Conventions and Emerging Standards
Setting Standards for 3D Visualization of Cultural Heritage in Europe and Beyond
by Franco Niccolucci
By the time of the publication of Virtual Reality in Archaeology in 20001, an awareness of the necessity of critically analyzing the impact of computer reconstructions was rapidly spreading in the research community, producing both academic debate and publications (including, notably, Roussou’s and Drettakis’ critique, in 2003, of hyperrealism2), and changing practice in the field. In a 2002 paper, ‘The Past, Present and Future of Cultural Virtual Reality’3, Frisher, Niccolucci, Ryan and Barceló have suggested that the interpretive/reconstructive process of model creation, as in the philological analysis of a text, consists of three steps: a verification of sources; an analysis of their reliability; and interpretation/integration of data with the missing parts. The final result, it was argued, should show the traces of this philological work, using signs, perhaps still to be defined in 3D modelling, to denote elements corresponding to interpolations, additions and conjectures.
While many scholars are now aware of the importance of determining and communicating the credibility of a 3D reconstruction, there is still much work to do to define how this can be achieved. This paper will review both the impact and the future promise of The London Charter and related European and international initiatives in defining and meeting this challenge.
EPOCH, an EU-funded project on Intelligent Heritage, considered questions of validity and reliability of computer reconstructions; it was perhaps the first EU technological project to do so. Can people rely on what is shown by visual explanations of heritage? How can they distinguish between scientifically valid communication and fantastic, video-game display? The TroiaVR project, carried out by the University of Tübingen and ART+COM, had similar objectives. The authors define the methodology of virtual reconstructions as ‘based on the same theoretical and methodological principles as an interpretation of archaeological texts’. They state that the ‘inherent limits of archaeology become much more apparent in a visualization than in a text. Their solution: ‘To emphasize the difference between actually excavated remains and free reconstructions, all reconstructions not based on almost complete ground plans can be switched on and off […] plans and images shown on the interface screen […] allow for comparison between excavated remains and reconstructions’.4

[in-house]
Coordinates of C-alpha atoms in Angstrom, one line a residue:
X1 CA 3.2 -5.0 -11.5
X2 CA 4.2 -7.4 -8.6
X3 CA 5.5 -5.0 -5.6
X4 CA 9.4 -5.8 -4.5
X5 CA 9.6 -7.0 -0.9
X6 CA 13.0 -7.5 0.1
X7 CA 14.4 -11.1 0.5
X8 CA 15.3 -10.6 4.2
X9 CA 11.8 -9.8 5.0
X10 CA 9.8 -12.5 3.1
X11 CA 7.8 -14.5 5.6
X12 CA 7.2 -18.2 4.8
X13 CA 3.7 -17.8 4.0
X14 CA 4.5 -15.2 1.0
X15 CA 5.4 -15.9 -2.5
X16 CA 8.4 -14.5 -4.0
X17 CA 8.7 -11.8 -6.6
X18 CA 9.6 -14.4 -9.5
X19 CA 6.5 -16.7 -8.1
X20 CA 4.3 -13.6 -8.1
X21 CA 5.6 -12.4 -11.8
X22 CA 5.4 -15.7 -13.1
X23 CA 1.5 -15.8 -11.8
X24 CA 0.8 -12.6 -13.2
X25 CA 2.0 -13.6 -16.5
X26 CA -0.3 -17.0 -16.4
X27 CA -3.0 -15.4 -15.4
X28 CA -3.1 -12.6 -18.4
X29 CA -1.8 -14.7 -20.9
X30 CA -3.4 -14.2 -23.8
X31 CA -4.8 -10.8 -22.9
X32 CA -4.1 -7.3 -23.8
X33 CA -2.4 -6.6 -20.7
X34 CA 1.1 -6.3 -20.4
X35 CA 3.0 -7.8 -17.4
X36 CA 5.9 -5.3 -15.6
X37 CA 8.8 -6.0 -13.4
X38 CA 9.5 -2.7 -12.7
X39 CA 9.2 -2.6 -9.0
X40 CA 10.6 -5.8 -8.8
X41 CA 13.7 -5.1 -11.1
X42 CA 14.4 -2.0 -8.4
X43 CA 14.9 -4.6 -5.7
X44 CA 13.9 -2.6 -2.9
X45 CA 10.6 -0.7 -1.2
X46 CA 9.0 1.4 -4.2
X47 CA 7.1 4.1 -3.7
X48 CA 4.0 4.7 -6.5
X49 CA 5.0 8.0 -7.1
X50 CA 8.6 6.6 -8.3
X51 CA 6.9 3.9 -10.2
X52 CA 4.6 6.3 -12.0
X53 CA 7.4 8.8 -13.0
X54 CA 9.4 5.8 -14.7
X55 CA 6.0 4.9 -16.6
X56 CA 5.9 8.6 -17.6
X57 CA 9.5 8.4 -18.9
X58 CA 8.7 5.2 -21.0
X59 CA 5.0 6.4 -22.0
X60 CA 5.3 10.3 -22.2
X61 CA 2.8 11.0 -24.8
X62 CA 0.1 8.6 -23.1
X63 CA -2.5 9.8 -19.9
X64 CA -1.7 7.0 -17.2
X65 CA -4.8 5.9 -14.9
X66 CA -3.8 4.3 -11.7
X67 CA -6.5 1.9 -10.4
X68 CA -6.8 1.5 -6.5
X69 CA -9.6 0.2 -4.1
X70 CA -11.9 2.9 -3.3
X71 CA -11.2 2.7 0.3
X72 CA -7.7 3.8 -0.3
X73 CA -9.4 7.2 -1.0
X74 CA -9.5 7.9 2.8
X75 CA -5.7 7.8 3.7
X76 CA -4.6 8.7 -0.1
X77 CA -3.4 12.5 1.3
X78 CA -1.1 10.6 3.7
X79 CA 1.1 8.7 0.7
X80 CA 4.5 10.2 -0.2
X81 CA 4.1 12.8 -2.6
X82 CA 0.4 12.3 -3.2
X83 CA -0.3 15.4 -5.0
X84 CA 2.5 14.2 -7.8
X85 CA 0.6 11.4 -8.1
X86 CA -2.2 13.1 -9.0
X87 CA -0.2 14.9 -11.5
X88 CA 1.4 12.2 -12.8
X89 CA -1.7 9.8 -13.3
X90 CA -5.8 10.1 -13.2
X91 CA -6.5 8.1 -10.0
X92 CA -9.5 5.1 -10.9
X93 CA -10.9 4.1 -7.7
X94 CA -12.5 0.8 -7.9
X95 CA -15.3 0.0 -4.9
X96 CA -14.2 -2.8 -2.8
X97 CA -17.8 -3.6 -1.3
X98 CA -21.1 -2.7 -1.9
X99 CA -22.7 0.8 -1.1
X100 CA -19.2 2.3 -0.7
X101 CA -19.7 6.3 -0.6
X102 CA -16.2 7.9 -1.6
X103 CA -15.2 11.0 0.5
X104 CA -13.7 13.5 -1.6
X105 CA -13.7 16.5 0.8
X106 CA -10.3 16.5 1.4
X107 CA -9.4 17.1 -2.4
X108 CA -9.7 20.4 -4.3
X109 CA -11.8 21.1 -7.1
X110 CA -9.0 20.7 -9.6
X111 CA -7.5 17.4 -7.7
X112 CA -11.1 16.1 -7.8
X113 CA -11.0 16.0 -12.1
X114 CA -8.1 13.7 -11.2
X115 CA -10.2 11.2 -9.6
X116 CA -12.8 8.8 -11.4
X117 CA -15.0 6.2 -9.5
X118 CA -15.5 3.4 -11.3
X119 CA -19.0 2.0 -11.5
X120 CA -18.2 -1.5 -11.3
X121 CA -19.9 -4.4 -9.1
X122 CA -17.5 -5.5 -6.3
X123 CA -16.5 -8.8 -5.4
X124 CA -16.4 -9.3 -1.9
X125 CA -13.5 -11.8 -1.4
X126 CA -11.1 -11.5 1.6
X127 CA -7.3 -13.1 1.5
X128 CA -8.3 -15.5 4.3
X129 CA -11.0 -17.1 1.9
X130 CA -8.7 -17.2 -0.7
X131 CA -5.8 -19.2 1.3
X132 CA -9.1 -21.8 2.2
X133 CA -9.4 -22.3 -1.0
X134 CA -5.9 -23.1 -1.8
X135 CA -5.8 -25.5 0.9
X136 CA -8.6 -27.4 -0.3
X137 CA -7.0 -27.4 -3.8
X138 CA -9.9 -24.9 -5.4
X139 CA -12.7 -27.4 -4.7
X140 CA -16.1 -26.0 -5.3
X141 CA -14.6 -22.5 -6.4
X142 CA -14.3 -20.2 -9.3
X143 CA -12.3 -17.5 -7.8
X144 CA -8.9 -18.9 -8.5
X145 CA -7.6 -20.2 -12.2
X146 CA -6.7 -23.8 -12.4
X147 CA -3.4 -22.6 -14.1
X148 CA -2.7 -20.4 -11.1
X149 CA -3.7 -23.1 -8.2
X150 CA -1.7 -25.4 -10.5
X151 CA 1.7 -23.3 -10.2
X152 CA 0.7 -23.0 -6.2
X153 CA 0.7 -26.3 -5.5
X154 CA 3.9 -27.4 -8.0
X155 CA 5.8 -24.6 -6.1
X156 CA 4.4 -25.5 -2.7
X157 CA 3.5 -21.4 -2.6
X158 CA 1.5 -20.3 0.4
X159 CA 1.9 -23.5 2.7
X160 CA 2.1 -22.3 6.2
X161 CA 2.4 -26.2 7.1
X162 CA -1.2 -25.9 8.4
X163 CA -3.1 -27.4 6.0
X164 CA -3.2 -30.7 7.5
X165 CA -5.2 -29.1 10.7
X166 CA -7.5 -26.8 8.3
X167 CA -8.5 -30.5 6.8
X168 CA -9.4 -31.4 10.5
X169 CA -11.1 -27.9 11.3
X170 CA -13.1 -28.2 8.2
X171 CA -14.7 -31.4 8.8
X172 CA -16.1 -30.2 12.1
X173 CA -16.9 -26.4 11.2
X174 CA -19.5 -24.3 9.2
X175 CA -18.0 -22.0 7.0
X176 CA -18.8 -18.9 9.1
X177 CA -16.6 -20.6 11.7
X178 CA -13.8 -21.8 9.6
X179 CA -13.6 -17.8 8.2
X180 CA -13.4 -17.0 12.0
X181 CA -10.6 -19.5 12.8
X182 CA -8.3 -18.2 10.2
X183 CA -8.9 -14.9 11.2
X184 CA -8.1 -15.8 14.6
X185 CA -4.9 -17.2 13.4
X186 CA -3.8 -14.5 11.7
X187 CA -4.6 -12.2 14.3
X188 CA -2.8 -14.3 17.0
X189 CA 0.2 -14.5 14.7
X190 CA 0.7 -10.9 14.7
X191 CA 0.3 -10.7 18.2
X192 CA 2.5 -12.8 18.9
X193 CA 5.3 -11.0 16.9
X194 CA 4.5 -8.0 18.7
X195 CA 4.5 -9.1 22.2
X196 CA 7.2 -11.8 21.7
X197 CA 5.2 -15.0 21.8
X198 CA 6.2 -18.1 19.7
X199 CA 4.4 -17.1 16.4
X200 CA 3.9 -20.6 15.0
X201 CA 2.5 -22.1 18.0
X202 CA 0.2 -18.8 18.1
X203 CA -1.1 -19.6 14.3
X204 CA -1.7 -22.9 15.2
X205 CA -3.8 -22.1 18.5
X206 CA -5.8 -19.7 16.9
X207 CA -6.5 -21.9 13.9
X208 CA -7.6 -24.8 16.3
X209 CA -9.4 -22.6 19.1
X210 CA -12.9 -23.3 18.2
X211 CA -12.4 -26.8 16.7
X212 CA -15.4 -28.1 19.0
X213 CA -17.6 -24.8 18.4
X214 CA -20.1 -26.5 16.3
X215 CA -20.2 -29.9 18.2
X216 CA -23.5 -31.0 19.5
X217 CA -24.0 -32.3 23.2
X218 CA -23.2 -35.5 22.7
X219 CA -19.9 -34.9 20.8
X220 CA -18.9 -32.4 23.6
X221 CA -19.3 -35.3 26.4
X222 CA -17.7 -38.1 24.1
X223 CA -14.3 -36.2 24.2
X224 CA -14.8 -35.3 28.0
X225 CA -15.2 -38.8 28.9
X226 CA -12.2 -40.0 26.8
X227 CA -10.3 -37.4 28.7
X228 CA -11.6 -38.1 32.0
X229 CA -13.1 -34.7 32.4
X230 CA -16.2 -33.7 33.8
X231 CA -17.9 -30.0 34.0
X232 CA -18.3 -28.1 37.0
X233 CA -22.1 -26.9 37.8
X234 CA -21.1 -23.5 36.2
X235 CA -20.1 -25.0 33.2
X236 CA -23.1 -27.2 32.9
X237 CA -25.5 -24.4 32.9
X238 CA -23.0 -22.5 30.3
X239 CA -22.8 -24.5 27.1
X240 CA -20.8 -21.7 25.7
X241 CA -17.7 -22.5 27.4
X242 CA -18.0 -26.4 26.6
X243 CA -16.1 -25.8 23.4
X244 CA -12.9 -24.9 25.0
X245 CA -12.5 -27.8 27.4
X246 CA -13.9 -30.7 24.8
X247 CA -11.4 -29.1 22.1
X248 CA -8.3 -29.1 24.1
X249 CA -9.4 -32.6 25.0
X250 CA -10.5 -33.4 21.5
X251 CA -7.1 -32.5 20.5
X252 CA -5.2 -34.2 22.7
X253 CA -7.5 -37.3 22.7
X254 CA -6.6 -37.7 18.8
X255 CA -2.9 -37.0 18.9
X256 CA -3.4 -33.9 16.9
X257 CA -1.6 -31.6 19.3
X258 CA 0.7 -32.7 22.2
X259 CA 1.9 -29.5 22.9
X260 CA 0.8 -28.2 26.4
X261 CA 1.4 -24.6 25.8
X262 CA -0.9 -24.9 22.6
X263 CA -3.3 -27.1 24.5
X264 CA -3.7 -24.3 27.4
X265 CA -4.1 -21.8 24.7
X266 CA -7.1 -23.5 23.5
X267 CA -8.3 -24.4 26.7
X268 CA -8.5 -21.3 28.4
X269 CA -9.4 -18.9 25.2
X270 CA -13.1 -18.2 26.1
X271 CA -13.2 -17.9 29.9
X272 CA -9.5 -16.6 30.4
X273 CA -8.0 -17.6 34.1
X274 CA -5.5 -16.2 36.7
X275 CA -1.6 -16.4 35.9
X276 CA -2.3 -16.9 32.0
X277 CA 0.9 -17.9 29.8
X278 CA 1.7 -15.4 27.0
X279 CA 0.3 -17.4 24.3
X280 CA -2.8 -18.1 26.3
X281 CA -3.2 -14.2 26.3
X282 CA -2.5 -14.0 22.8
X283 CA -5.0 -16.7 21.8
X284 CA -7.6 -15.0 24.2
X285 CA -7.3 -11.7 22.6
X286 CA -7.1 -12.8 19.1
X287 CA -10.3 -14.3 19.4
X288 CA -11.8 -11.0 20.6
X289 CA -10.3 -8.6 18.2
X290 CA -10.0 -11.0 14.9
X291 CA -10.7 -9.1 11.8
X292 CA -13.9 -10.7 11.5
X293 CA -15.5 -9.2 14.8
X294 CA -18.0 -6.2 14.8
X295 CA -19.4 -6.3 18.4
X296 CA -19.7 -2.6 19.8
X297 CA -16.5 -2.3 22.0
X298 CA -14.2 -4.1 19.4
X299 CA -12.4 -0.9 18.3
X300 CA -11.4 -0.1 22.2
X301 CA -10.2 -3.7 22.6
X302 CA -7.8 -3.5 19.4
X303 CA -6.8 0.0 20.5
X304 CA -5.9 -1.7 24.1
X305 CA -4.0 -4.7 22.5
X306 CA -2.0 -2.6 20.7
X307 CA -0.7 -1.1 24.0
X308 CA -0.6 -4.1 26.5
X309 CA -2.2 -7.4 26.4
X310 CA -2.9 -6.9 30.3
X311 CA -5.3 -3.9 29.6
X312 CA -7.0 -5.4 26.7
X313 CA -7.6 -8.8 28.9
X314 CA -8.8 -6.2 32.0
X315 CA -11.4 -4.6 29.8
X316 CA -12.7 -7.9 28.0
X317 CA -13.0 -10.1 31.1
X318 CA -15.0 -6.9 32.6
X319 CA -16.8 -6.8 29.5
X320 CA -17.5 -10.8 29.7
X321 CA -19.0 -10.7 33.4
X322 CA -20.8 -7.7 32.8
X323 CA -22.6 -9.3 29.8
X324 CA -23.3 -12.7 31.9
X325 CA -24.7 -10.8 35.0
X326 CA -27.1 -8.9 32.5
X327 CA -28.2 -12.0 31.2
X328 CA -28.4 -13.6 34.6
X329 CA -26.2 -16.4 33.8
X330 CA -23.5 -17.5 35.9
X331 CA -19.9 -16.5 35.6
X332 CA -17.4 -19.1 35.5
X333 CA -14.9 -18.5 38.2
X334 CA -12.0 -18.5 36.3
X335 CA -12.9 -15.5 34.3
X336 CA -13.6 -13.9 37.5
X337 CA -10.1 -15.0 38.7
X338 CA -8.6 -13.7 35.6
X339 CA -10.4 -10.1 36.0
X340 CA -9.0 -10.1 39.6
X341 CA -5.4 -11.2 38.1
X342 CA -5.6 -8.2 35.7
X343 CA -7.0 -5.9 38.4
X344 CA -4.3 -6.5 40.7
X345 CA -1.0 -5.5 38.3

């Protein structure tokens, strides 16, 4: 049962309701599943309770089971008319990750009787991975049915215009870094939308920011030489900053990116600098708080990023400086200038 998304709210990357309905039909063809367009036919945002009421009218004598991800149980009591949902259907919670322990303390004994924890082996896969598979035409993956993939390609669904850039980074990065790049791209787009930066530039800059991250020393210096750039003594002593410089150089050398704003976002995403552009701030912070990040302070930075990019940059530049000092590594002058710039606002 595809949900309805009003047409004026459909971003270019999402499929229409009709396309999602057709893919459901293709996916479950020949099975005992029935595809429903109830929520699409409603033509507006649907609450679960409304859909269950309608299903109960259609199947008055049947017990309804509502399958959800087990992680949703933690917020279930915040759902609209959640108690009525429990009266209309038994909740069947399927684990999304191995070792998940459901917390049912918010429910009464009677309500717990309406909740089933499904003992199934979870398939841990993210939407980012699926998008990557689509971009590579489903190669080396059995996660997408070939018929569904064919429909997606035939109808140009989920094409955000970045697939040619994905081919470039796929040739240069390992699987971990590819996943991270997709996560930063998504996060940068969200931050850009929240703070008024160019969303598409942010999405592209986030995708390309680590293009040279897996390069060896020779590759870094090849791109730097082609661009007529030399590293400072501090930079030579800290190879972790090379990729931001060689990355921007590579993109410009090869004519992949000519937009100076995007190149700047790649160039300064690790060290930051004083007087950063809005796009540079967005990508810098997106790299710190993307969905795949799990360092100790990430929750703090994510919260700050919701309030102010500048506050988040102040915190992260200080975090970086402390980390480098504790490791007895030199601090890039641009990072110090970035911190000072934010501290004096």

Although some methods have been proposed to quantify uncertainty, or at least to communicate it in a meaningful way, and visual metaphors are available, guidelines for documenting how such uncertainty arises and how the modeller devises solutions to overcome it and arrive at a cohesive proposal for a complete model, are still missing. The London Charter has provided much of the conceptual and terminological underpinning for a recently-formed EC Working Group on Standards for 3D Visualization, which aims to produce detailed visualization documentation standards to facilitate Intellectual Transparency and Accountability. This paper elaborates the nature and significance of this and related developments.
1. Juan A. Barceló, Maurizio Forte and Donald H. Sanders (eds), Virtual Reality in Archaeology, BAR International Series 843, (Oxford: Archaeopress, 2000).
2. Maria Roussou and George Drettakis, ‘Photorealism and Non-Photorealism in Virtual Heritage Representation’ in Donald Arnold, Alan Chalmers and Franco Niccolucci (eds.), VAST2003 4th International Symposium on Virtual Reality, Archaeology, and Intelligent Cultural Heritage, Eurographics Publications (Aire-La-Ville, 2003), 51-60.
3. Bernard Frisher, Franco Niccolucci, Nick S. Ryan and Juan A. Barceló, ‘From CVR to CVRO: The Past, Present and Future of Cultural Virtual Reality’, in Franco Niccolucci (ed.), Virtual Archaeology, (Oxford, 2002), 7-18.
4. Peter Jablonka, Steffen Kirchner and Jordi Serangeli, ‘TroiaVR: a Virtual Reality Model of Troy and the Troad’, in Martin Doerr, and Apostolos Sarris (eds.), The Digital Heritage of Archaeology. Proceedings of the 30th Computer Applications and Quantitative Methods in Archaeology Conference, CAA, Heraklion, Crete, Greece, 2-6 April 2002, (Athens, 2003), 13-18.